The black dashed line in the graph below is the supply of critical care beds in the US, vs demand curves for there scenarios; No suppression (brown, 2.2 million deaths); closing schools and general physical distancing (green, the track we are on currently, 1.1 million deaths); isolating infected cases, which implies testing, (purple, 500,000 deaths). Note that "flattening the curve" also spreads it out to not a few weeks of disruption, but disruption continuing until there is a vaccine, which could be a year or more.



What to do to

We have to flatten the curve for the rate of new infections vs time, so health care resources don't get overloaded all at once. (The death rate is almost ten times greater when the health care system is overloaded; 0.5% vs 4-5%)


Philadelphia did not cancel a parade in the 1918 flu epidemic, St. Louis did:


Bay Area is Flattening the Curve Early data indicates effectiveness of Shelter in Place

Suggested alert for your area:

ALERT: shelter in place and physical distancing required for pandemic safety. Stay >6’ from all but partner, your small children. If closer contact is required for essential work, cover face with bandana. Donate gloves, goggles, all but one or two N95 masks to hospital or clinic. This is working to save lives elsewhere. Practice distance socializing for mental health and community cohesiveness.

Act like an increasingly crazy germaphobe ahead of the infection curve


Now is the time to physically distance from people you love to protect them.

Handwash effectiveness...darker= better


NYT daily podcast "Learning to Live with Coronavirus," March 14, 2020

The coronavirus is killing far more men than women "we’re seeing another concerning trend, that the mortality in males seem to be twice in every age group of females"


'Distance Socializing' and other ways to stay as healthy and balanced as possible

The only way to stay ahead of the curve is to reboot your brain in exponential pandemic mode

Our brains are wired for linear change; things drift, you make a change, then you don't have to pay attention for a while. That's not what's happening.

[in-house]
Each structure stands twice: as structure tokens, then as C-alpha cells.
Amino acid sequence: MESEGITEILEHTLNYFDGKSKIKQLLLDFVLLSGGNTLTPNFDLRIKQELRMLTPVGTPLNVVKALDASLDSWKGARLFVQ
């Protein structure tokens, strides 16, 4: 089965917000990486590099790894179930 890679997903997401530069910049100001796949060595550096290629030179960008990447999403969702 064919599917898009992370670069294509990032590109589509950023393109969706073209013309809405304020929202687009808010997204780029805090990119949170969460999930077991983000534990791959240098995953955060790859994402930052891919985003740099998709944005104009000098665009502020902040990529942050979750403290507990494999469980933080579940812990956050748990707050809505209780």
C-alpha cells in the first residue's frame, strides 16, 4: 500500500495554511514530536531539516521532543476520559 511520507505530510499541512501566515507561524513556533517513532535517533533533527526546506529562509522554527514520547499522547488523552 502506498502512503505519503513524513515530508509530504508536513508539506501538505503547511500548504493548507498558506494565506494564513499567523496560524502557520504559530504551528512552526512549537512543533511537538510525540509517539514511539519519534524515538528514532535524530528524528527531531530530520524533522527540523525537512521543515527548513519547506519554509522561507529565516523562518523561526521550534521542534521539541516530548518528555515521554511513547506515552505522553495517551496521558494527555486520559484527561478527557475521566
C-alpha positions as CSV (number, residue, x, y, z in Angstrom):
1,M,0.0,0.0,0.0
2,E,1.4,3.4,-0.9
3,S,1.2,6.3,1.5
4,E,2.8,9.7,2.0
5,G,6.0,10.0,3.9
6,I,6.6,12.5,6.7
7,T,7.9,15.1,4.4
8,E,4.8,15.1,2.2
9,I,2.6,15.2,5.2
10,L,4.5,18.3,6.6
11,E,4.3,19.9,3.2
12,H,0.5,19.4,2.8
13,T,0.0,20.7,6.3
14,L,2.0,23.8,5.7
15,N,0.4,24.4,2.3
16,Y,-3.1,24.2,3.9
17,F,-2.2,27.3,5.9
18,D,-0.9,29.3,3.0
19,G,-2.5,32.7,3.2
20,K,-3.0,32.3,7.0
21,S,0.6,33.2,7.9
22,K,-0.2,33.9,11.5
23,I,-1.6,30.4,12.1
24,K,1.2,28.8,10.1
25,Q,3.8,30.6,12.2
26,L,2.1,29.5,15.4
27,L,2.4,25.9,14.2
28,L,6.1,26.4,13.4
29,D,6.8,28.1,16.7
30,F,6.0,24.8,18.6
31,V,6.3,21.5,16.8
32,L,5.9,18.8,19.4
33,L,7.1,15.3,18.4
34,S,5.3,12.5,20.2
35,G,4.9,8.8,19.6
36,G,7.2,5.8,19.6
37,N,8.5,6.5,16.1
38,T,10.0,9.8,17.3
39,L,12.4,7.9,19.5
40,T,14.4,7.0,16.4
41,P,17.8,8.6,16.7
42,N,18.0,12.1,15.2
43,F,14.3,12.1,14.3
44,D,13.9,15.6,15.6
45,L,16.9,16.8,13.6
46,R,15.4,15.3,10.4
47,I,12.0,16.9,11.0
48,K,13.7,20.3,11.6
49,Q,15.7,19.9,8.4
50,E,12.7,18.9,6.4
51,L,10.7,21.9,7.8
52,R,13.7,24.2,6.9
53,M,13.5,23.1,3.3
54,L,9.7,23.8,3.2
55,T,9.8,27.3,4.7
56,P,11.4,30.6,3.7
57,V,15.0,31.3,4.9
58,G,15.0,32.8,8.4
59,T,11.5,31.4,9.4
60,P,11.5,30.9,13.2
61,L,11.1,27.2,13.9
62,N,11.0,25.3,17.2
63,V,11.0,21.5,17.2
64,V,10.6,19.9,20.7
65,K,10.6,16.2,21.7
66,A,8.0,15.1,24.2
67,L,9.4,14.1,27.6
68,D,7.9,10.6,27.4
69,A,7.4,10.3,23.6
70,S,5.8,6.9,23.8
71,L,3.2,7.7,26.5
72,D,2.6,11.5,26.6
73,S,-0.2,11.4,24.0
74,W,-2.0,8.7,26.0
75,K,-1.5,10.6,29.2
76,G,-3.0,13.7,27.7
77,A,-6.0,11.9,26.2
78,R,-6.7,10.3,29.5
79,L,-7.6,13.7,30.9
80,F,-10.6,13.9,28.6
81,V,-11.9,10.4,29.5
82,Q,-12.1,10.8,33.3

In an exponential situation, it seems like nothing is really happening for a long time, then maybe something, than wham! every day is a totally different deal than the day before. Gathering of under 250 people are OK, then 50, then 10 people a few days later, and then as close as you can get to zero. Then, the storm will pass, and we'll come out blinking in a different world.

If exponential change is what you expect, you will a) not be surprised, and b) be able to get ahead of the curve, help flatten it, stay within the capacity of the health care system, and reduce mortality by almost 10x.




Parameter Regular mode Pandemic mode
Physical connection Engage in healthy social touch Act like a crazy (but effective) germaphobe; no hand shaking, no hugging, except with people in your innermost circle, until unless they or you become infected
Emotional connection Regular level connection Connect extra deeply and authentically
Handwashing Save water, soap, and paper towels Remove all virus possible
Travel, events Live it up Withdraw physically, reach out digitally
Mental model of change Linear Exponential


What does keeping ahead of the exponential curve look like?

After a long, quiet incubation period, suddenly every day what makes sense is dramatically different than the day before, or the day after. With actual cases doubling about every 3 days, timely action makes all the difference:

instead of 10 Million cases in the United States if we wait 30 days, if we act 18 days sooner, we will have only 160,000 cases

Norway acted now, because it’s less economic impact to take drastic measures early than to do them later, and it saves a lot of lives and suffering by doing so. And Norway has only one confirmed death as of this writing.

Physical distancing must be ahead of the actual cases curve, which means being a week or so ahead of the reported cases curve:


Here's what my days are like:

Date # reported cases in Santa Barbara County/ tests Physical distancing effort Pandemic mode
March 6 0 cases/
? tests
50% Level 0-life as usual; with one more crisis that isn't discernibly affecting me. Last community dance with 50+ people, hugged, shook hands, and made PSA about handwashing technique and get ready. Barely washing hands after using bathroom.
March 11 0 cases/
? tests
75% Level 1–dress rehearsal; practicing really washing hands, physical distancing, elbow bumps. Wondering if we should get more food, washing hands 15 x a day.
March 12 0 cases/
7 tests
80% Level 2–preparation; buying last of food, soap, disinfectant, medicine; discussing plans with housemates, checking on family and friends, sounding the alarm in earnest. Washing hands 20 x a day, sometimes right after I just washed them, when I may have touched something some one else touched. Meeting 3 feet away from at risk (but still healthy) people we're checking on. No touching even with elbow. Lots of explaining. Touch of panic, able to push it back.
March 15 1 case/
15 tests
90% Level 3–cocooning; hunkering down with immediate family and housemates. After going to the market for possibly the last time in 3 weeks, took off "around people" clothes and wallet and put them in a designated drawer, washed hands, showered, and wiped down phone with alcohol. Took two long walks in the fresh air with my partner; video chat with far away family. Trying to wrap my mind around these changes, and imagine what life will be like in a week.